Pethokoukis, Economics, U.S. Economy

The 5 good news charts of 2013 — and a really terrible one

Image Credit: shutterstock

Image Credit: shutterstock

Sure hope 2014 is better, but 2013 wasn’t so bad as the US economy continued to recover following the Great Recession and Financial Crisis.

1. US industrial production –  the output of manufacturers, utilities and mines — finally surpassed its prerecession peak:


2. Americans finally felt wealthy enough to stop paying down debt. (This was the Business Insider “chart of the year.”):



3.  The US economy generated another 2 million jobs in 2013, leaving the labor market about a million jobs short of its prerecession level:


4. A growing number of those jobs were full-time rather than part-time work:


5. The US budget deficit fell sharply and should continue to decline the next few years:



So some good news, but still plenty of work to do when you look at the shrunken share of Americans with jobs:

121913employmentrate1Follow James Pethokoukis on Twitter at @JimPethokoukis, and AEIdeas at @AEIdeas.

9 thoughts on “The 5 good news charts of 2013 — and a really terrible one

  1. Something doesn’t add up – you say that we are only about a million short of the prerecession job levels but the employment-to-population ratio is still about 5% lower. That’s over 15 million fewer people working – we got 14 million people without jobs that have been vaporized by some statistician somewhere.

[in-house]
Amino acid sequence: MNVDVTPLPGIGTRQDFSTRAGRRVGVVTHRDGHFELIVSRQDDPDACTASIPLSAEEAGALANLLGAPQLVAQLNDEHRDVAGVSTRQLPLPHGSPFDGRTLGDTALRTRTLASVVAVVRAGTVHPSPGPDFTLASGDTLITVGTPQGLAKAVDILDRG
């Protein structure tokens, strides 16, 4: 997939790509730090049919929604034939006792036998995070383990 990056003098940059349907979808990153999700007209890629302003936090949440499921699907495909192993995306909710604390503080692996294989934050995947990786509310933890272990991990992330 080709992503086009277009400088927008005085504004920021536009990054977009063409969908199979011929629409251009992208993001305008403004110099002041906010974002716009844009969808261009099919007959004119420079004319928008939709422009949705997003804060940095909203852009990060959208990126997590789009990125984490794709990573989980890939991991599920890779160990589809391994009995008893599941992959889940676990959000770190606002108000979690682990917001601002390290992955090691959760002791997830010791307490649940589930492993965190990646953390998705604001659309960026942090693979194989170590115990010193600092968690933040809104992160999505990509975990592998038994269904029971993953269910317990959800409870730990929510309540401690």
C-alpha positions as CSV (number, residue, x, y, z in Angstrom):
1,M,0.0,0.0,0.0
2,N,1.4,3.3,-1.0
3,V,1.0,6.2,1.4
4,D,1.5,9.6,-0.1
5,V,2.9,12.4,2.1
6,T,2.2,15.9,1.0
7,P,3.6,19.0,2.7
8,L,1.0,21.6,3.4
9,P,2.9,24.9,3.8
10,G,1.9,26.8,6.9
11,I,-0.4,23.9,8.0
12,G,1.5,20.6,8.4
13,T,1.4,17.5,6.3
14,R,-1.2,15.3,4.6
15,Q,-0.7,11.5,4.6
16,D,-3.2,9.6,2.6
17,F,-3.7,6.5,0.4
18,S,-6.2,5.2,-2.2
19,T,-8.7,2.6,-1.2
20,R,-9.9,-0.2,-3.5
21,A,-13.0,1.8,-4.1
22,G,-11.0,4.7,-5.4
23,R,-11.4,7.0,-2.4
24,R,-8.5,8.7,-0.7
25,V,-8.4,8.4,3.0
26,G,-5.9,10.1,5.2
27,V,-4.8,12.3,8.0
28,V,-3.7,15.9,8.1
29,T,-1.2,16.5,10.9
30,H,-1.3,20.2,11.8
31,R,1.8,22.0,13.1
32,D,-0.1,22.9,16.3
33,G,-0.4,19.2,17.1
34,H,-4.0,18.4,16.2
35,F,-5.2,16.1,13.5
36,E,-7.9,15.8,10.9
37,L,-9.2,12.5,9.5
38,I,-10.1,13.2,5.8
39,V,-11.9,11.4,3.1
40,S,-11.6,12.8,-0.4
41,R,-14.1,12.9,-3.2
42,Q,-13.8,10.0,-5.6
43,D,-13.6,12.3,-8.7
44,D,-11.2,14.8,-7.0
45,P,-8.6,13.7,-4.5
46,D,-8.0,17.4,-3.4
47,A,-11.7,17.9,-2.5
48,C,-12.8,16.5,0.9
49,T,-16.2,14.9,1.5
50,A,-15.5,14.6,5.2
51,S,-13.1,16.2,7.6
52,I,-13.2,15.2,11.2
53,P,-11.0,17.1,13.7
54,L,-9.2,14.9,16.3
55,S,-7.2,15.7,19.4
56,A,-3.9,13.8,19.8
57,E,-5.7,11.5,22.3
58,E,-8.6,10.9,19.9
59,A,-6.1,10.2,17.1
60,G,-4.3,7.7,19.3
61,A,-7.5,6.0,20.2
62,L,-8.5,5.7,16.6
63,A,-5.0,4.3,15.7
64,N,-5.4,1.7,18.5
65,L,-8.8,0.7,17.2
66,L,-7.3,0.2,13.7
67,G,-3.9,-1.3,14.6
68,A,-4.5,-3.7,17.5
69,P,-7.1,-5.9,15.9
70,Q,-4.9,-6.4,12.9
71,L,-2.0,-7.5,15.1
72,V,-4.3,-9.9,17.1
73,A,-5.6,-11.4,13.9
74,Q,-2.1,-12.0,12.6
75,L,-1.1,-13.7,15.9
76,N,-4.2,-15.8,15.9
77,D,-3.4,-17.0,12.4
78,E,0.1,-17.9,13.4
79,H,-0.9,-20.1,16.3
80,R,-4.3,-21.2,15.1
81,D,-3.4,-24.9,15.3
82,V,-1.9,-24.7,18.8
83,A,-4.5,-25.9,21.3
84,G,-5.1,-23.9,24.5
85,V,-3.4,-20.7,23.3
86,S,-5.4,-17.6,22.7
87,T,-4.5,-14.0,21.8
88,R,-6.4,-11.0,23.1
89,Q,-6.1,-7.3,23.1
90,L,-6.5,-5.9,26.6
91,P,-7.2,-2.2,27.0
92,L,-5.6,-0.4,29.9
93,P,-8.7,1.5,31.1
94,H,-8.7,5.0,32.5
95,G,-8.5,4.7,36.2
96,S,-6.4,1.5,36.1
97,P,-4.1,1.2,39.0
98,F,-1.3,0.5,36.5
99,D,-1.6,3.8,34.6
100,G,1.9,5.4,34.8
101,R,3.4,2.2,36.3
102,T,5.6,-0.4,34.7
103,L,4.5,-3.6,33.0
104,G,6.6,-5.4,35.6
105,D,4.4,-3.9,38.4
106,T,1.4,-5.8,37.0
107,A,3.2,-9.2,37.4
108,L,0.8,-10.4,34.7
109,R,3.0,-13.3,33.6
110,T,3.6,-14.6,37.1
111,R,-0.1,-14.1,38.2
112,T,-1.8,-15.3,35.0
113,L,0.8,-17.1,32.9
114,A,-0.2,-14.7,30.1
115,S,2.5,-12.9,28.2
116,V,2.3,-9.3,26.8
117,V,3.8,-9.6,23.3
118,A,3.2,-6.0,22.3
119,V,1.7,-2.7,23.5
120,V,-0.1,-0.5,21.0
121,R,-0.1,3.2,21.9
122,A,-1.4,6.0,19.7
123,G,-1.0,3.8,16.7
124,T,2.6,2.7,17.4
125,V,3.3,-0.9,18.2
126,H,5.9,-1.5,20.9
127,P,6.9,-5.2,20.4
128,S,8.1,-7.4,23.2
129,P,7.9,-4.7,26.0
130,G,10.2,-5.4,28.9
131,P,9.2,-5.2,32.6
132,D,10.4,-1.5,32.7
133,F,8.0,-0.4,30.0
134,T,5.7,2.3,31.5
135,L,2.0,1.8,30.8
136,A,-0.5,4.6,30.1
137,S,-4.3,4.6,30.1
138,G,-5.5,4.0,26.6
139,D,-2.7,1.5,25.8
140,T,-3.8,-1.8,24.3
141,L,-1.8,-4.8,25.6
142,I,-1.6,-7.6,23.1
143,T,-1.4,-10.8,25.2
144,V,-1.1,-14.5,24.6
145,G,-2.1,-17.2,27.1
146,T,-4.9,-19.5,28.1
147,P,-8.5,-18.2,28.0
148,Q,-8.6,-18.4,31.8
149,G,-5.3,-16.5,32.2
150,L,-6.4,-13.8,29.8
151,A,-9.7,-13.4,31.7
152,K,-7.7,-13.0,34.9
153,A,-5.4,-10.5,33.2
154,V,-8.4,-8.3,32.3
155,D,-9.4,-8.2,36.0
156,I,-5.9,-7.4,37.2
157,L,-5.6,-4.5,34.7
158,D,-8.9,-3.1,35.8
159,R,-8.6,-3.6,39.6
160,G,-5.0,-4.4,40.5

These numbers smell like somebody pulled them out of there bums …

    • The population has grown the whole time, so there’s more ground to make up to get the participation rate back to normal, even when total employment surpasses its original level.

  2. Good blogging.

    There are now 12 million Americans getting month disability checks from Uncle Sam, vets and SSDI.

    Something tells me those numbers could be cut in half…and get those people working again…

  3. Baby boomers are checking out of the workforce in droves. Once they get a taste of real life they will never want to go back into the workforce, even if it means cutting back some. Those numbers stay low.

  4. Also interesting is the progression: ’81, ’90, ’01, ’07.

    A steady decline into “secular stagnation” since the rise of Reaganomics?

    That’s certainly one way to interpret what is undeniably a rising trend…

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